Feds OK BofA, Countrywide merger
Real estate roundup
By Inman News, Friday, June 6, 2008.
The Federal Reserve Board has approved Bank of America Corp.’s plan to acquire Countrywide Financial Corp., saying that it would not stifle competition in mortgage lending or violate restrictions that limit depository institutions from controlling more than 10 percent of deposits. With $1.7 trillion in deposits, BofA is already the largest depository institution in the U.S. After its acquisition of Countrywide, BofA would control 10.9 percent of U.S. deposits, which could limit its ability to acquire other banks, the Federal Reserve said in an order approving the deal. The Fed said the merger would not impact competition for property appraisal and real estate settlement services because there are numerous local providers and BofA and Countrywide don’t control a significant market share. There has been speculation that mounting losses in Countrywide’s loan portfolio will lead BofA to lower its price or back out of the deal, but BofA officials have said they remain committed to closing the deal in the third quarter (see story).
Rising incomes may kick-start housing
The chief economist for Capital One Bank says home prices are returning to more historical levels in relation to household incomes, and that housing could shift to a seller’s market sooner than expected. In a MarketWatch column, Irwin Kellner says the typical existing home cost 3.4 times annual household income in April, with median new-home prices at 3.8 times annual income. While that’s still higher than the 2.8 ratio seen in the 1980s, it’s down form 4.2 reached in 2005 at the peak of the housing boom. Because incomes are still rising, “home prices don’t have to fall as much as you think before buyers decide that they can once more afford the home of their dreams,” Kellner says. Home prices that get a “bit over three times” household income might kick-start the market, he says.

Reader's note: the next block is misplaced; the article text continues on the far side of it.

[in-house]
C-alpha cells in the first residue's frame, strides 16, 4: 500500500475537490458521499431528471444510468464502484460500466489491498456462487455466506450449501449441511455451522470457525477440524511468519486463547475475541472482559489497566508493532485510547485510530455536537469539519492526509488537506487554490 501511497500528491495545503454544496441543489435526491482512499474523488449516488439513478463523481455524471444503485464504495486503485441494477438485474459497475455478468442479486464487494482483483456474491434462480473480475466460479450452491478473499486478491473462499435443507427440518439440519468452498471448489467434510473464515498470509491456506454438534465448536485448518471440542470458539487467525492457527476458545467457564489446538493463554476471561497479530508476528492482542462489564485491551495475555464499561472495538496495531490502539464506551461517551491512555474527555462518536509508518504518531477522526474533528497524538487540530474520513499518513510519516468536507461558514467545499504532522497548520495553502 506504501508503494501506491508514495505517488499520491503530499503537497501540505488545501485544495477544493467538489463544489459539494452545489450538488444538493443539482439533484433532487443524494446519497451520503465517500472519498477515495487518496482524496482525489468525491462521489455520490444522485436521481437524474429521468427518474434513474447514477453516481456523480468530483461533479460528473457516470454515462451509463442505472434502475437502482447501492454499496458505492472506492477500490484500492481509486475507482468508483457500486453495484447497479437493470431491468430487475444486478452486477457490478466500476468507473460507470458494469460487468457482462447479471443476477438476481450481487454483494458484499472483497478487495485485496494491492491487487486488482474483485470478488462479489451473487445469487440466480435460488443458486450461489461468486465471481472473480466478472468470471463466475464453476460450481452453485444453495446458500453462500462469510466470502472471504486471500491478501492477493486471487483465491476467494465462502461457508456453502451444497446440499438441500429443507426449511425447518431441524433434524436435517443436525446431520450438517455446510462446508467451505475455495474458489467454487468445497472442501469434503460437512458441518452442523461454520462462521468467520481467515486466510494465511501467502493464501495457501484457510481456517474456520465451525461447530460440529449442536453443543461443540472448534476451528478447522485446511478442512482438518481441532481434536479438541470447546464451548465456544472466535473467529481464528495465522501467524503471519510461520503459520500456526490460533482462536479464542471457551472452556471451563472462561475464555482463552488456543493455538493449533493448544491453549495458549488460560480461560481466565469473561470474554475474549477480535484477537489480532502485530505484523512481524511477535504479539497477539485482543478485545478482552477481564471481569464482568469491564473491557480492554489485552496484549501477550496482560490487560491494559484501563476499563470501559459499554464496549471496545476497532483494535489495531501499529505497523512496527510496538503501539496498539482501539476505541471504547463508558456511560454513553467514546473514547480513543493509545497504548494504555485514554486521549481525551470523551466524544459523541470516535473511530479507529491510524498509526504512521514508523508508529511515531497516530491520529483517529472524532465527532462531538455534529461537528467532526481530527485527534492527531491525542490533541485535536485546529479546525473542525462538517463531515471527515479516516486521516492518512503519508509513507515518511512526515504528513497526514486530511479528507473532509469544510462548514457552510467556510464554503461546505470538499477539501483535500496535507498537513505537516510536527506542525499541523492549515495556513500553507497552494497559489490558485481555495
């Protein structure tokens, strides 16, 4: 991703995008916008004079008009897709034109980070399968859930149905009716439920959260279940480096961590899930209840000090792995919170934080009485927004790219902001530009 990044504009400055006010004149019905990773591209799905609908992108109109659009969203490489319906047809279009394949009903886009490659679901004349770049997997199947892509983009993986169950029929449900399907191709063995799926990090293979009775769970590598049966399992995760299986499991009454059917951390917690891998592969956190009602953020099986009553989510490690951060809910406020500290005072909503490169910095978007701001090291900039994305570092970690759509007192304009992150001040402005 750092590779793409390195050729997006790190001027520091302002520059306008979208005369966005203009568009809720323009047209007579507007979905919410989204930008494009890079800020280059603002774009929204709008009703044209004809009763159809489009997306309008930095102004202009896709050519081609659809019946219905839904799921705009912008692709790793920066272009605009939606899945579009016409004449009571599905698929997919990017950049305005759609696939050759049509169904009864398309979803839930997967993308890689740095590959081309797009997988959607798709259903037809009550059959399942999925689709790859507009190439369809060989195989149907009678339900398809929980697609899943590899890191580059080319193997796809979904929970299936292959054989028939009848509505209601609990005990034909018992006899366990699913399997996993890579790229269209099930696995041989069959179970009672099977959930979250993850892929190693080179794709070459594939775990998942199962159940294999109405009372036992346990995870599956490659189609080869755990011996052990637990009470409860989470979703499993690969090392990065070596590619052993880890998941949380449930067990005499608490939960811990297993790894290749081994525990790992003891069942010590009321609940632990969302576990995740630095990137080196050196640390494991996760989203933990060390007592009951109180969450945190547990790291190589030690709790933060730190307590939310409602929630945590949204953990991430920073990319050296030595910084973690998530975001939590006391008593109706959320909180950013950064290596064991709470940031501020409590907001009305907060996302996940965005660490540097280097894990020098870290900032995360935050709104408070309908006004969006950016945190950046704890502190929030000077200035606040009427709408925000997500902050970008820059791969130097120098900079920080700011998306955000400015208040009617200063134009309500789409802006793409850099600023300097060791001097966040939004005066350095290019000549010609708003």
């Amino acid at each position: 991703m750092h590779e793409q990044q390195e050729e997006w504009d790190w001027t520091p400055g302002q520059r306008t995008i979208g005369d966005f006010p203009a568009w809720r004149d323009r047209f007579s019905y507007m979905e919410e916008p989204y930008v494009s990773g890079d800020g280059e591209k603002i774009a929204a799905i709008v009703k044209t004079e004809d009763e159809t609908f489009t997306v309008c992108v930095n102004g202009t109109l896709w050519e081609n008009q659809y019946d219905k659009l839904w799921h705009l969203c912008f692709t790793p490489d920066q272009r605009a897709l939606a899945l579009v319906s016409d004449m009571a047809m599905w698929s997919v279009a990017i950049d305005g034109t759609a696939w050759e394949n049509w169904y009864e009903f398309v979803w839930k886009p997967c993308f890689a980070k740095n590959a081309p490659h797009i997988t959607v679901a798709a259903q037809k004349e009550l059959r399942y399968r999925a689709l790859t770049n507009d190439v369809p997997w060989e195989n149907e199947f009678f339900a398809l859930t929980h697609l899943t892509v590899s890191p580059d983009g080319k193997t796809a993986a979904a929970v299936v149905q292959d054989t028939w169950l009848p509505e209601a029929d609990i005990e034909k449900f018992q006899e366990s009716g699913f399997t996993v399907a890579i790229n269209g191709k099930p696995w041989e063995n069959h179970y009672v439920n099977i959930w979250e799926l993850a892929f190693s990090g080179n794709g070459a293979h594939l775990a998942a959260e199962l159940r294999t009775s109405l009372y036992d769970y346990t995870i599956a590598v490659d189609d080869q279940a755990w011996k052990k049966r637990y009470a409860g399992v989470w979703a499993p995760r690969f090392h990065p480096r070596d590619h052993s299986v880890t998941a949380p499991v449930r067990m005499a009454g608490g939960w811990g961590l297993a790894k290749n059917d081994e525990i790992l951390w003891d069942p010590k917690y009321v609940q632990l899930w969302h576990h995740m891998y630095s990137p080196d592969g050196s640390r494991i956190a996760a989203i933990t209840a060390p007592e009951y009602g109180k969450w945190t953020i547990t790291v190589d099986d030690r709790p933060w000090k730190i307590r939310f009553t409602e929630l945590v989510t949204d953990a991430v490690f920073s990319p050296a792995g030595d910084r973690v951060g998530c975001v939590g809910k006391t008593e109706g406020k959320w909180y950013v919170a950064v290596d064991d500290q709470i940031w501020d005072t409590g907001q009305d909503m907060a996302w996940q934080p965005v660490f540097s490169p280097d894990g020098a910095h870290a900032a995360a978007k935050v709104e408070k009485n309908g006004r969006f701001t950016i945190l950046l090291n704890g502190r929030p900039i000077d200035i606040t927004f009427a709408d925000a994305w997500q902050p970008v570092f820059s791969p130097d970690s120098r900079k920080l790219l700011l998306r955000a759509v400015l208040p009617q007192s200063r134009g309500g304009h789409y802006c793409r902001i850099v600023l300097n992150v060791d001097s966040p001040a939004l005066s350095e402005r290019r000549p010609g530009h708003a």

Fewer comments on RESPA reform
HUD’s proposed changes to the Real Estate Settlement Procedures Act, or RESPA, aren’t generating as much public comment as a more dramatic plan put forward six years ago. With the June 12 deadline for commenting on HUD’s plans to overhaul RESPA looming, the American Land Title Association (ALTA) is urging members to make their views known. ALTA says only 1,500 comments have been filed since HUD unveiled its plan on March 14, compared with 40,000 comments in 2002. “We need to have a much better response if we hope to affect the final rule,” ALTA said in a bulletin to members. HUD proposes revisions to the Good Faith Estimate (GFE) presented to home buyers that it claims will make it easier for consumers to shop around for the best deal on a loan, and receive credit for yield spread premiums lenders pay as rebates on high-interest loans. In addition, HUD wants to provide incentives for lenders to package settlement services with loans, which ALTA and the National Association of Realtors oppose (see story). For more background and a link to submit comments to HUD, see the RESPA reform group in the Inman community pages.
Agreement addresses reviews of loan pools
Rating agencies that review pools of mortgage loans that are sold to investors have reached agreements with New York Attorney General Andrew Cuomo to change their fee structures and create due diligence and lender standards for mortgage-backed securities (MBS). Cuomo alleged that because the rating agencies were paid no fees during their initial reviews of the loan pools, investment banks hired the agency that provided the best rating. The New York attorney general also said rating agencies were not provided pertinent information investment banks had about the mortgages comprising the loan pools. The agreement, with Standard & Poor’s, Moody’s Investors Service Inc. and Fitch Inc., is intended to ensure that the rating agencies receive that information before the bonds are rated, and that the agencies are compensated regardless of whether they are selected to rate an MBS issuance. Cuomo said his investigation into the mortgage industry is continuing.